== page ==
CEO, Cyrus Innovation– New York
Running a company can be tough. Really tough. But when you have a physiology degree from UCLA and a master's from the University of Florida, you’re more prepared than most to take on that challenge. Find out how those two degrees helped prepare Tami Reiss, CEO of Cyrus Innovation, to successfully run one of the top developer houses in NYC.
On How Science Has Helped Her In Business:
“My education impacts what I currently do because it is my science background that taught me how to be a problem solver. I think I was always a problem solver but it taught me how to really evaluate a current situation, analyze data, look at other people’s ideas and then make up my own experiment to test how good my solution is.”
On the Similarity Between Our Bodies and Computers:
“How those systems integrate and work together to create a really elegant wonderful thing called our human bodies isn’t really that dissimilar to really massive computer systems talking to each other and working together for a common goal. And so I like to think that my physiological science background actually is a lot of why I’m good at designing complex integrated systems.”
On Why Businesses Need to Incorporate Science:
“In the business world we should start incorporating more scientific method principles. Anything from challenging the status quo, to being okay with mistakes, to being transparent and sharing the mistakes made. When we have successes, how can we in the business world start sharing what’s been good about one person’s sales pitch or software code? Like more open-source communities. All of those things are founded on the fundamental scientific method principles of observe, hypothesis, test ... and then publish.”
Her Thoughts on Being CEO of Cyrus Innovation:
“This is a brand new challenge for me. I was an individual contributor. I was a product manager. I can look at any website and tell you how it could be better. I can sit down with an entrepreneur and listen to their ideas and tell them what the first thing they should build is. I can tell them what not to build. I can tell them all those things.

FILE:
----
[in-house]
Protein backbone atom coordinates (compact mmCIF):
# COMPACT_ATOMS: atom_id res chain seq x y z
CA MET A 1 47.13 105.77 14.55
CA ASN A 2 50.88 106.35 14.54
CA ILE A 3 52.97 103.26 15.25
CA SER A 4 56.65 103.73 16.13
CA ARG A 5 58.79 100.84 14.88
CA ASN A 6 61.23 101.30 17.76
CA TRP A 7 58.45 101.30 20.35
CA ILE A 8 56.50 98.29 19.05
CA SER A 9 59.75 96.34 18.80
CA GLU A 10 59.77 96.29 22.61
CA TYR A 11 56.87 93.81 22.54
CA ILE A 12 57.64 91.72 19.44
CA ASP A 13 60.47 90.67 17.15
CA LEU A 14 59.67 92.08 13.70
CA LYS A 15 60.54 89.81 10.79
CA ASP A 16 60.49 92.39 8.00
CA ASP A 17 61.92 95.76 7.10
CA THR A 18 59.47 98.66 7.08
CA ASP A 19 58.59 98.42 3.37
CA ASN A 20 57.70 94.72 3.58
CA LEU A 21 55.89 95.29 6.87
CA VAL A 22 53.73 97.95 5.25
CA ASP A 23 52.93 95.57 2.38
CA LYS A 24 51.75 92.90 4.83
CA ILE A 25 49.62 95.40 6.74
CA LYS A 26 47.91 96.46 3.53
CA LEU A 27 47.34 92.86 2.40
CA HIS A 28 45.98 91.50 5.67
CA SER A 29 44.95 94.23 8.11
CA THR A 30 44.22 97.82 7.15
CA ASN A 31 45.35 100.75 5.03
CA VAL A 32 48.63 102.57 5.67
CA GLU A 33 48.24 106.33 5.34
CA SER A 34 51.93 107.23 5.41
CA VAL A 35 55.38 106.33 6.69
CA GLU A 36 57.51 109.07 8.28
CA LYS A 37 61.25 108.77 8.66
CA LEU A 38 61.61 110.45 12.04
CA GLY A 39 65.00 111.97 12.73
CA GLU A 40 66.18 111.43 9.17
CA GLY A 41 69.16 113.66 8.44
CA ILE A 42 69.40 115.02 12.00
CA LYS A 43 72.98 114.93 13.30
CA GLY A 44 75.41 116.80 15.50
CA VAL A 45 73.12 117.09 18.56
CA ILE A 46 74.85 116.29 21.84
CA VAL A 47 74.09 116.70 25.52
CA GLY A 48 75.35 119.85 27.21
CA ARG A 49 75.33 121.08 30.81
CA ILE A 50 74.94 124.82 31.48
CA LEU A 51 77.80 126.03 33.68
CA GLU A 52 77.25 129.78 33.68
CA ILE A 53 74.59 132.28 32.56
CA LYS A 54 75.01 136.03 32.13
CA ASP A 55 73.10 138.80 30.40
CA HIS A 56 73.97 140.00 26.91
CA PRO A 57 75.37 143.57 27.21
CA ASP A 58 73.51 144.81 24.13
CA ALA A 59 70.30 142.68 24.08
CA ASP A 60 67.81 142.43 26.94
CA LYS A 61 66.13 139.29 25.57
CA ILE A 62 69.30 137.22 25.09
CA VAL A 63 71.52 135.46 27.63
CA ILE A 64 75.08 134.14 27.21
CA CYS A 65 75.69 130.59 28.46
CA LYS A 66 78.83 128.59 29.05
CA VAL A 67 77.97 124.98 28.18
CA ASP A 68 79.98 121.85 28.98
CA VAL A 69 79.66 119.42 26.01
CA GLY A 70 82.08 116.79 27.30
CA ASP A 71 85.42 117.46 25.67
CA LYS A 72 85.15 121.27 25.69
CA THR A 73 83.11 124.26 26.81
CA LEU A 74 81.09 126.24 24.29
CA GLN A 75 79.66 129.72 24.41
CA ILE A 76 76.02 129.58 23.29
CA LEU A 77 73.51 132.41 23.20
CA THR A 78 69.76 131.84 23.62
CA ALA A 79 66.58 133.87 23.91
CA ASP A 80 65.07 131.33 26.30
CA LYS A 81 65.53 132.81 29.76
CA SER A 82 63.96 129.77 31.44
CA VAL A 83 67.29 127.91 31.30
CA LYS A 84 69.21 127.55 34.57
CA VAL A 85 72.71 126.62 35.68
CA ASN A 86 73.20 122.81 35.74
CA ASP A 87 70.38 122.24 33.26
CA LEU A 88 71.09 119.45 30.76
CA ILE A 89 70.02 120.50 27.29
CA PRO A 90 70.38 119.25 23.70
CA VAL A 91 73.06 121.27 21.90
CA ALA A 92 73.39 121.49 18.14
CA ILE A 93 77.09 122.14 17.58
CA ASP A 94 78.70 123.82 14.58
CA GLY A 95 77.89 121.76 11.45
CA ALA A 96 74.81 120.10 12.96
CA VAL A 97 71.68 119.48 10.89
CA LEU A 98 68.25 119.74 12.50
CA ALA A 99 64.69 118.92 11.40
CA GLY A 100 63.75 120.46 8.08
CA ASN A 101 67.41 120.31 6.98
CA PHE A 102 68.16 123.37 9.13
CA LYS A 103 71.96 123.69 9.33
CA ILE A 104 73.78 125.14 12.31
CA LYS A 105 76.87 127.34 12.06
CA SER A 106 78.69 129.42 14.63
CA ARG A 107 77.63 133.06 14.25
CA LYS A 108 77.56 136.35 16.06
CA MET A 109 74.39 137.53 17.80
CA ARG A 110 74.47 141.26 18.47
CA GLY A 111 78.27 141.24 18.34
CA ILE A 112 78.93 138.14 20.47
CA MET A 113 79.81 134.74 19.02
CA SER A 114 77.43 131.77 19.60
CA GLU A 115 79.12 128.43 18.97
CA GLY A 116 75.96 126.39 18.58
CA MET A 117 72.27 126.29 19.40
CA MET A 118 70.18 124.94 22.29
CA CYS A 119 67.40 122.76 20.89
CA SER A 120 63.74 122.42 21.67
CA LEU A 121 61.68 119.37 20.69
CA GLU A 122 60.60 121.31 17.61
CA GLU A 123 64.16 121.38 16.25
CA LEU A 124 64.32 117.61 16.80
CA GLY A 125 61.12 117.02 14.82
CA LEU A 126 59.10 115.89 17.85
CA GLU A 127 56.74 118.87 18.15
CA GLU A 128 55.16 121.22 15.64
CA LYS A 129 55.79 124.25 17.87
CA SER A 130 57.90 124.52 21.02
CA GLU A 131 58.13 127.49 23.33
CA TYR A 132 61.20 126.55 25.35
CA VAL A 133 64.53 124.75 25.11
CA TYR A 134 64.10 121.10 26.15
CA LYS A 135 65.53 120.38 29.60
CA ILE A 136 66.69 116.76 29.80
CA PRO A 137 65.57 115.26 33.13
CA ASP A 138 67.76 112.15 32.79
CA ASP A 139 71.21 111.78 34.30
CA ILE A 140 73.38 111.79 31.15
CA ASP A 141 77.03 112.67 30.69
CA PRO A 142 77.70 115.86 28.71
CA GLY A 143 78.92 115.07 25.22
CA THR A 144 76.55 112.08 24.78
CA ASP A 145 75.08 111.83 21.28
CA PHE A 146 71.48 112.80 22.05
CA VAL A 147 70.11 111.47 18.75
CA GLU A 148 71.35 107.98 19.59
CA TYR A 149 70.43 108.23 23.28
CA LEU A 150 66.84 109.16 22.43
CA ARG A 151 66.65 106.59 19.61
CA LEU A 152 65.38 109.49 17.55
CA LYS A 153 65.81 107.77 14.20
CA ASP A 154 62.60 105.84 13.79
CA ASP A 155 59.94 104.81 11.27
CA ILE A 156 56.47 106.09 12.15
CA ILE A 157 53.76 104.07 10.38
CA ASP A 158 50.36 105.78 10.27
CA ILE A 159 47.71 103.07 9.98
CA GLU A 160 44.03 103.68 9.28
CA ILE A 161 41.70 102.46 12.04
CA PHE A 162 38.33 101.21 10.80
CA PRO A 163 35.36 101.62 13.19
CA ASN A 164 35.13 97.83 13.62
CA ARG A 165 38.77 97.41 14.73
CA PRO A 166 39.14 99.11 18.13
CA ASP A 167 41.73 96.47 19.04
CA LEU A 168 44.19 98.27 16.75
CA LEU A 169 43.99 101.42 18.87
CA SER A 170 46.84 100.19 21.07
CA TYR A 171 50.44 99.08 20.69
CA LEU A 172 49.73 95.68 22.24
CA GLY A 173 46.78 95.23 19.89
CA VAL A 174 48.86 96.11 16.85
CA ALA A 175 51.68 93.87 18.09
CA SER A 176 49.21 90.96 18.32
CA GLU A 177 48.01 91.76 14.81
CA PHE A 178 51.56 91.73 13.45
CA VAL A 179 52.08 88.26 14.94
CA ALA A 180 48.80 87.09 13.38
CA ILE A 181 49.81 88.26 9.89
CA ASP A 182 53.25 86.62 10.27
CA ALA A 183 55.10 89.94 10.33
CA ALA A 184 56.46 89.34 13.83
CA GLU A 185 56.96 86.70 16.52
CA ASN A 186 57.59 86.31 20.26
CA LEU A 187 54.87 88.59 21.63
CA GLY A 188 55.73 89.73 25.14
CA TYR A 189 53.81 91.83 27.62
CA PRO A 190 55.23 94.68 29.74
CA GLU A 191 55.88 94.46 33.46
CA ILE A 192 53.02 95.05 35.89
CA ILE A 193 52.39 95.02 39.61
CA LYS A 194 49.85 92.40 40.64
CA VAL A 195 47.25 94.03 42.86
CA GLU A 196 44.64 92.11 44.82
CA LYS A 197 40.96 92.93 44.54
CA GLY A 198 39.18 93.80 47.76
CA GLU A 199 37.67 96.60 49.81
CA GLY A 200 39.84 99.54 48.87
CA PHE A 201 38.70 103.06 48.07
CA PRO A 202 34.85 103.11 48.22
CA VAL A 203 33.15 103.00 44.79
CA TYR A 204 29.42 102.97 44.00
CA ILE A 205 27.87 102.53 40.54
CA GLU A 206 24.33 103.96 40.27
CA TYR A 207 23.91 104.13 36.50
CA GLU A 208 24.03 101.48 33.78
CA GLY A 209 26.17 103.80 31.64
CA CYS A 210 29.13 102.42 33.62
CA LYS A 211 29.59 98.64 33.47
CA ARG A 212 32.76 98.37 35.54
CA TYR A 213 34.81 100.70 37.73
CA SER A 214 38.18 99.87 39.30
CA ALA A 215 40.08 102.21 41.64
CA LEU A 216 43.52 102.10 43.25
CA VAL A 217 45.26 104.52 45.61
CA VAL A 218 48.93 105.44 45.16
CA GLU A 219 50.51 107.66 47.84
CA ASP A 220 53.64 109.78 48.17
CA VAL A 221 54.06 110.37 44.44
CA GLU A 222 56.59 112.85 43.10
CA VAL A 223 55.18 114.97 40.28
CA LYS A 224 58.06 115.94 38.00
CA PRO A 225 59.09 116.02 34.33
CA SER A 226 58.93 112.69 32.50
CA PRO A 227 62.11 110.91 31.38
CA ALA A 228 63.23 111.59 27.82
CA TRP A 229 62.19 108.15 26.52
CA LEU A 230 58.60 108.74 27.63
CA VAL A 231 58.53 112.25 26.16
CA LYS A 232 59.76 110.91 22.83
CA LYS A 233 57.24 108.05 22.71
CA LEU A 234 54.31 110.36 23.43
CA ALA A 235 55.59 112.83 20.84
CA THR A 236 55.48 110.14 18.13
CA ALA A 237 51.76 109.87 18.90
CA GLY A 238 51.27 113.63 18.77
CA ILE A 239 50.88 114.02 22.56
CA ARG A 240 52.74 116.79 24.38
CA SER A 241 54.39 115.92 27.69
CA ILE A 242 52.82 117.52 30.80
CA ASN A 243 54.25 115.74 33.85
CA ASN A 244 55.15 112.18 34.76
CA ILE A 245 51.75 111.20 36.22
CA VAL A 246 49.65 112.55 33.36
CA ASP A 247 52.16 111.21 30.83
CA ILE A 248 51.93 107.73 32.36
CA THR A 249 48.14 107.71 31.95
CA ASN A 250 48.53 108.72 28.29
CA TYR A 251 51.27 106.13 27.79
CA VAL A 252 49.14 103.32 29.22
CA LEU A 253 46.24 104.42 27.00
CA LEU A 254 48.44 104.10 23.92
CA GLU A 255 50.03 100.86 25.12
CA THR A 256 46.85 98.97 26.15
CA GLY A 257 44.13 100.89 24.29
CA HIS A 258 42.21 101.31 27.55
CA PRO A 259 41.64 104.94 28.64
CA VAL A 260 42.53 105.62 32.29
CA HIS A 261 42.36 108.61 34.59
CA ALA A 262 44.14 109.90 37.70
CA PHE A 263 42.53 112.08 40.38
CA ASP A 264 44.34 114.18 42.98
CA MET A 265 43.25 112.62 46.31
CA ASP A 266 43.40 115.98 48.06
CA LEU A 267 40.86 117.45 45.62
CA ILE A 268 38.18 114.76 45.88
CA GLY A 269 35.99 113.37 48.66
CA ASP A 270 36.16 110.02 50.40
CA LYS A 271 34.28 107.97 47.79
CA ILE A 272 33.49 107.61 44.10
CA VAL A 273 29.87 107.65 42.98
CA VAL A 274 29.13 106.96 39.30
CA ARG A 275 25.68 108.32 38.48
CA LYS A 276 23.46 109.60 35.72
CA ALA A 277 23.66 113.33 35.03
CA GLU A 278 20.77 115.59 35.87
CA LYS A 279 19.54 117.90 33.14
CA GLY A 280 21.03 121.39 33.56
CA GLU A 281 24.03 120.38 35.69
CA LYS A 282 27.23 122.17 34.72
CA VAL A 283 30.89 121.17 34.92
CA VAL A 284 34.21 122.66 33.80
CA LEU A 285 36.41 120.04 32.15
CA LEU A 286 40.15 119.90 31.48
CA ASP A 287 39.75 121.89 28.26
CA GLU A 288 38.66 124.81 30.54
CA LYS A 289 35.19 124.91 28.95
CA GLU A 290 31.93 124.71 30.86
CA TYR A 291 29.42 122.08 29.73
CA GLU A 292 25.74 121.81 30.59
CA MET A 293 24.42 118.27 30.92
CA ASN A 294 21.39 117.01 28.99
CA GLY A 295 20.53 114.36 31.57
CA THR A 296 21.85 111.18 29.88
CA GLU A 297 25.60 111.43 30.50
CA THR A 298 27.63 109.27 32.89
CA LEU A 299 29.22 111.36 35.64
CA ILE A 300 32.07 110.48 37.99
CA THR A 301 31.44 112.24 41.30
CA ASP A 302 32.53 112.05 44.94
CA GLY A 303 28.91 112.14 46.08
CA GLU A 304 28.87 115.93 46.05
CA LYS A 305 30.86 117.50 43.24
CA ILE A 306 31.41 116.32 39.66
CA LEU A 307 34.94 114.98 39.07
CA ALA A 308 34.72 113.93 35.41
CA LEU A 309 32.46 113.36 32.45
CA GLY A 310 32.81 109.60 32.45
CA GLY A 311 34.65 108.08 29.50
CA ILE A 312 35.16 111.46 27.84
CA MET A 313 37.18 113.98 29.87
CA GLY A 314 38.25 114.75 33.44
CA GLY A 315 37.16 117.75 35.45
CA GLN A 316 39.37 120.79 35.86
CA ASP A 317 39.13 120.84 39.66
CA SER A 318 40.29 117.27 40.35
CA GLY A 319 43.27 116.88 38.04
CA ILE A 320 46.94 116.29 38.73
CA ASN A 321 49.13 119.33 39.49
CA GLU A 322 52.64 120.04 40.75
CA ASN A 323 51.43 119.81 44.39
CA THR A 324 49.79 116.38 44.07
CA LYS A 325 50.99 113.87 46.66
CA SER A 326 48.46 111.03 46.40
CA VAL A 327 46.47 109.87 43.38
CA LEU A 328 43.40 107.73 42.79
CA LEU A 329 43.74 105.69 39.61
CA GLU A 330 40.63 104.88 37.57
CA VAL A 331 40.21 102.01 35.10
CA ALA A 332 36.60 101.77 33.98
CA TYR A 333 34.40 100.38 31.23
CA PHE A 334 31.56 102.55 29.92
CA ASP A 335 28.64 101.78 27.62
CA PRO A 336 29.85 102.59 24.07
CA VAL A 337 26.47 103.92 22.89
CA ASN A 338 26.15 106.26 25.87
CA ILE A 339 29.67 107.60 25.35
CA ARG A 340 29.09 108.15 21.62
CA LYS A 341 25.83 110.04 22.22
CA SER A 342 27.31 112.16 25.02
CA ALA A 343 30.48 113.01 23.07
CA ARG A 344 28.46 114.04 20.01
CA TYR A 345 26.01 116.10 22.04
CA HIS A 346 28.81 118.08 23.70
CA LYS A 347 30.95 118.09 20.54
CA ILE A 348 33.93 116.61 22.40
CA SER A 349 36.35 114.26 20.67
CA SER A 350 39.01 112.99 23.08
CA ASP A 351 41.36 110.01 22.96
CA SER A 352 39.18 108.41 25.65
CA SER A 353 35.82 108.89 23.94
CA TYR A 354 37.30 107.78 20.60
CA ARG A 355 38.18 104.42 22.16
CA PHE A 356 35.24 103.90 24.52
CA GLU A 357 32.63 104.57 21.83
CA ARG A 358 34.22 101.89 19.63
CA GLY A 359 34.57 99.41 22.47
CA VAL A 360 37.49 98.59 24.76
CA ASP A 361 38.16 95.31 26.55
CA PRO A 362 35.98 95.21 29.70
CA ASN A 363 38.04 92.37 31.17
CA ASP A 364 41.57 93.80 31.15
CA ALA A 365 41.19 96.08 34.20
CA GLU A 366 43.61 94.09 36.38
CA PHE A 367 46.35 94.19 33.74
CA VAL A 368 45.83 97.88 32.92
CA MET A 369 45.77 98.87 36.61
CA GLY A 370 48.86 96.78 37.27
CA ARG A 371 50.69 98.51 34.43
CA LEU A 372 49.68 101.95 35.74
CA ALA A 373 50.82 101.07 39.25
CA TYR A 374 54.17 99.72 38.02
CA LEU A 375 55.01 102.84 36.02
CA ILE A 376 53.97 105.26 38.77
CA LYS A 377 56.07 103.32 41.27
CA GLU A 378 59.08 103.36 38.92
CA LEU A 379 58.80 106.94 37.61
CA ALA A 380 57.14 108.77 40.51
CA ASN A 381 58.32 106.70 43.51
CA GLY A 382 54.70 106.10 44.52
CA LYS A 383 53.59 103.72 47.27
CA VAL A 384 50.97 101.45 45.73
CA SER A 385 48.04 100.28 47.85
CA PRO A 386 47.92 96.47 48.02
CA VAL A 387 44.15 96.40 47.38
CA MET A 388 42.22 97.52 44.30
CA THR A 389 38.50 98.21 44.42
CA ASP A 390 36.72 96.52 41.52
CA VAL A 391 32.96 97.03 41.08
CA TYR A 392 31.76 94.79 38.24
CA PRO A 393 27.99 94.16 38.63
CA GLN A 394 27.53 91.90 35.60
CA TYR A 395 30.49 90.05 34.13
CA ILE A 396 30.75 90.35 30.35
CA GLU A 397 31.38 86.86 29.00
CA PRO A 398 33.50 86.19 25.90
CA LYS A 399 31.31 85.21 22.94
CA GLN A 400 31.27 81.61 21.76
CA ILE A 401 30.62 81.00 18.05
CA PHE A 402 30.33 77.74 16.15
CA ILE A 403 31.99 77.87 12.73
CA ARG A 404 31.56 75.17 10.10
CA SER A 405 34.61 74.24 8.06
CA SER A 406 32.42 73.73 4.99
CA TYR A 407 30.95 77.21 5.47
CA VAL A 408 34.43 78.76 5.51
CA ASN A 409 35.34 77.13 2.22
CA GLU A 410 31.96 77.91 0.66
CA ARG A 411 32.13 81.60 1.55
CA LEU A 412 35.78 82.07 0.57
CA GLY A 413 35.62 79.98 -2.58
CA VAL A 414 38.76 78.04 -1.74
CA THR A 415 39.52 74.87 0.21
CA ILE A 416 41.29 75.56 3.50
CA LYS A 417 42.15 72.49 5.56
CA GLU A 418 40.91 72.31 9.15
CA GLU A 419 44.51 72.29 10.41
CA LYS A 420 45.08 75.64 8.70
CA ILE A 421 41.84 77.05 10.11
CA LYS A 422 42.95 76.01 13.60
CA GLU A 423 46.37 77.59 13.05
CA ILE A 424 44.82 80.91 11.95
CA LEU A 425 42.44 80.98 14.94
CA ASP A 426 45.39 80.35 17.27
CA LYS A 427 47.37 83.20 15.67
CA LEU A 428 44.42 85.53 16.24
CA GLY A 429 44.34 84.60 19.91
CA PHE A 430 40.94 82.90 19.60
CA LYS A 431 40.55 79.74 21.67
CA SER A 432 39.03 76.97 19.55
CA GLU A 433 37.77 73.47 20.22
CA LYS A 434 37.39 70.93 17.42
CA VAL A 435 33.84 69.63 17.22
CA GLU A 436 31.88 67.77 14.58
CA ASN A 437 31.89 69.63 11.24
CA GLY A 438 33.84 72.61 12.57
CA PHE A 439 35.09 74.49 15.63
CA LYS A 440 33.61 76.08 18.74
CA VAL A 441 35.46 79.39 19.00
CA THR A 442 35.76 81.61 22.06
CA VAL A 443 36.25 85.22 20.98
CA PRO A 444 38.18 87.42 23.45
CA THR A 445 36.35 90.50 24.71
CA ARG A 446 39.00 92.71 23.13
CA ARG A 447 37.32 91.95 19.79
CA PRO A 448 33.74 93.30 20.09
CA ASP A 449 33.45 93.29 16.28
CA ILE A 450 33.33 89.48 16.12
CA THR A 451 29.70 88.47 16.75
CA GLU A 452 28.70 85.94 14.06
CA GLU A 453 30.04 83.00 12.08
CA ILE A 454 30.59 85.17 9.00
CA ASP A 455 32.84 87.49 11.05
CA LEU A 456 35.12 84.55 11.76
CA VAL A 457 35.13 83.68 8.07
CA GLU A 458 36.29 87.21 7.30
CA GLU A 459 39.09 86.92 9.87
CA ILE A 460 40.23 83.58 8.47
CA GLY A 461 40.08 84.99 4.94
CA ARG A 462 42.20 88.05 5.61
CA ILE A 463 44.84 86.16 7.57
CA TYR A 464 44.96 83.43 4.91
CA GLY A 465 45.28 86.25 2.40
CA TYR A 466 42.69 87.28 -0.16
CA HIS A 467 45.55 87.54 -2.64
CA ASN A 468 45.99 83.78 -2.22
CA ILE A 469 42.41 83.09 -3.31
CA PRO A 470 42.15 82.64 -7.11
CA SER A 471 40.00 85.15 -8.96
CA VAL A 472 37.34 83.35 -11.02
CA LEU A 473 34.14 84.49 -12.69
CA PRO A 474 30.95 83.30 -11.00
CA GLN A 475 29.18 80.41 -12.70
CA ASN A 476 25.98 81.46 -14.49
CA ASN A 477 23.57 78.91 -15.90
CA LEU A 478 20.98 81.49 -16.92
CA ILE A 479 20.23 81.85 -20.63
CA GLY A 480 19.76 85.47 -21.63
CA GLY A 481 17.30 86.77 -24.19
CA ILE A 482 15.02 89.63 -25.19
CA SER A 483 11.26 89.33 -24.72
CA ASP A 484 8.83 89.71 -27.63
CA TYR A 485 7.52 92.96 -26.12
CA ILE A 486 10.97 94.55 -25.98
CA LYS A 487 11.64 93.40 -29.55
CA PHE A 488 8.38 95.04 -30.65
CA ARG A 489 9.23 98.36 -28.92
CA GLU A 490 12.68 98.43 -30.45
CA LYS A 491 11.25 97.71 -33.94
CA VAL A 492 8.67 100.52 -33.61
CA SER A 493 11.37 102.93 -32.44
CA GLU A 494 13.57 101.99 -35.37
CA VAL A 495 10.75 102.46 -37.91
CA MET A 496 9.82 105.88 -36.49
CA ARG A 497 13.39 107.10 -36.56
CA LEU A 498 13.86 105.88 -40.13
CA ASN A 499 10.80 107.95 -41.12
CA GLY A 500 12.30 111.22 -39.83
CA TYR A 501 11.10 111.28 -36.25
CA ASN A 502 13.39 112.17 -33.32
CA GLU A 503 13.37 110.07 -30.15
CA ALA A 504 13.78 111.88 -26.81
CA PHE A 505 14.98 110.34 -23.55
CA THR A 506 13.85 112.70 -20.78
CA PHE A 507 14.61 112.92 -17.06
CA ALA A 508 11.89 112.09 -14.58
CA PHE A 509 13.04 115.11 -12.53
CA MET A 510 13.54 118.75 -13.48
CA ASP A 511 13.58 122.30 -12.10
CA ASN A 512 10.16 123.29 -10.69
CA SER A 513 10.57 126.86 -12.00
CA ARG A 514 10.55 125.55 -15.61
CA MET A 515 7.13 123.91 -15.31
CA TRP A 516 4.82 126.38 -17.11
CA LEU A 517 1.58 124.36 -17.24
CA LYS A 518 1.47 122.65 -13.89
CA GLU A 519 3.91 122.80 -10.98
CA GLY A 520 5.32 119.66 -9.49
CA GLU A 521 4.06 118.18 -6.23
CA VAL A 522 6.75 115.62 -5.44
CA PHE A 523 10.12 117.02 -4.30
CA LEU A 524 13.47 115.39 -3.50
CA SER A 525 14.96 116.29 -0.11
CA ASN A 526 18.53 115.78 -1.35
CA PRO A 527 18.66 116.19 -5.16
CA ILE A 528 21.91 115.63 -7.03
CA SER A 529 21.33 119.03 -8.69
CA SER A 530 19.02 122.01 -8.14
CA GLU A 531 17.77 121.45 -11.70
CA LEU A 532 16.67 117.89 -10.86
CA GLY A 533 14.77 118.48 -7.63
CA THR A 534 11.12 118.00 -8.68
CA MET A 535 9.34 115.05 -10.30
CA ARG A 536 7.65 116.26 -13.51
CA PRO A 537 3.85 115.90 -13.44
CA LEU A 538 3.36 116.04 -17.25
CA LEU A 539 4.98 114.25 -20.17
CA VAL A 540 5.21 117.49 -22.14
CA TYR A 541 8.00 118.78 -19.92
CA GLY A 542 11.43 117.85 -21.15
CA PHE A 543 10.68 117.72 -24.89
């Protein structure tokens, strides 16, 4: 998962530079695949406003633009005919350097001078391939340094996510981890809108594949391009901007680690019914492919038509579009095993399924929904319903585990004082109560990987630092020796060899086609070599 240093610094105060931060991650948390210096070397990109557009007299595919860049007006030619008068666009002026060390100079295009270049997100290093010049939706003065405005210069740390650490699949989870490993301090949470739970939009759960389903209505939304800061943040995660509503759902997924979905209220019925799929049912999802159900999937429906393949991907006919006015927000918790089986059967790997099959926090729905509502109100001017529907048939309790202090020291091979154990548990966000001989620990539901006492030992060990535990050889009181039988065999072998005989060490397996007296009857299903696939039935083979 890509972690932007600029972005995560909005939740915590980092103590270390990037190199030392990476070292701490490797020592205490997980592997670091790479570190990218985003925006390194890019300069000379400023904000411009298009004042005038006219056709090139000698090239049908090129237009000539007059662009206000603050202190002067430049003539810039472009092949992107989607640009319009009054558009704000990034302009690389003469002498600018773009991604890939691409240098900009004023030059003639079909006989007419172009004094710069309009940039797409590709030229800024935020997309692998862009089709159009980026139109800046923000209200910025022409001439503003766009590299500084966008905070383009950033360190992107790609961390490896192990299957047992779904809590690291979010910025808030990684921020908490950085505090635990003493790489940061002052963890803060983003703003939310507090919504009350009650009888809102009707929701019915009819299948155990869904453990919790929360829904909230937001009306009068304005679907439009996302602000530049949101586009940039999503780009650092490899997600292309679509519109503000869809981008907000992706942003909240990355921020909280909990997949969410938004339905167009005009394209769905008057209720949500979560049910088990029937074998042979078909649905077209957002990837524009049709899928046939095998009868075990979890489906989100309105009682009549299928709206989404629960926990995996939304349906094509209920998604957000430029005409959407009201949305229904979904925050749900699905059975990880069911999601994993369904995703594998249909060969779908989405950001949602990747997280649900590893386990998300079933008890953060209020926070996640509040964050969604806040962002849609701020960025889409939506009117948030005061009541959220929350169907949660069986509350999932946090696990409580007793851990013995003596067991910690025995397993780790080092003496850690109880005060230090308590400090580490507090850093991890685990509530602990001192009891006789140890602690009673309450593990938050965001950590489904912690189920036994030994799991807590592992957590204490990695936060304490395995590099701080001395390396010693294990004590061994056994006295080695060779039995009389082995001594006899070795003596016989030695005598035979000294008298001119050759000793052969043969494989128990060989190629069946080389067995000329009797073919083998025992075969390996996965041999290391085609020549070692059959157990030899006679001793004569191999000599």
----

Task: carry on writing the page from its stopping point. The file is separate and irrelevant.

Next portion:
“But this is a brand new challenge. This is working with people. This is managing a team. And I’m learning a ton and that’s a lot, a lot, of fun. But it’s that it’s something new for me. I am learning how to staff up a team, how to scale up a business, how to sell. I had never sold anything before.”
Her Advice on What to Do With Your Life:
“Find something you’re passionate about that you’re good at. I can’t express that enough. Find something you’re good at. If you’re struggling too much it’s probably not the right place for you, whether that’s in music or in science or in English. If you’re putting your all out there and you’re not getting better than a B-, chances are there is someplace else where you can put your all – or less than your all — and be successful. That’s what you’re naturally good at.
“That isn’t my way of saying to stay away from STEM education, but if chemistry isn’t your thing because organic chemistry isn’t your thing, okay. There is biology, there is geology, there is math, there is statistics, there is mechanics, there is physiological science. I suck — and I mean I suck — at chemistry lab. It is my worst grades ever — chemistry lab — because I am not an overly detail oriented person. I can’t tell you how many labs I’ve screwed up micro liters versus milliliters and created spectrometer results that the TA had no idea how they could have ever happened that way. It’s because I wasn’t that detail oriented. And I learned that — I don’t belong in academia. I don’t belong in a science lab. But that doesn’t mean I don’t belong in science.”
To learn more about Cyrus Innovation and the work that they do visitcyrusinnovation.com.
Photos: Guarionex Rodriguez, Jr.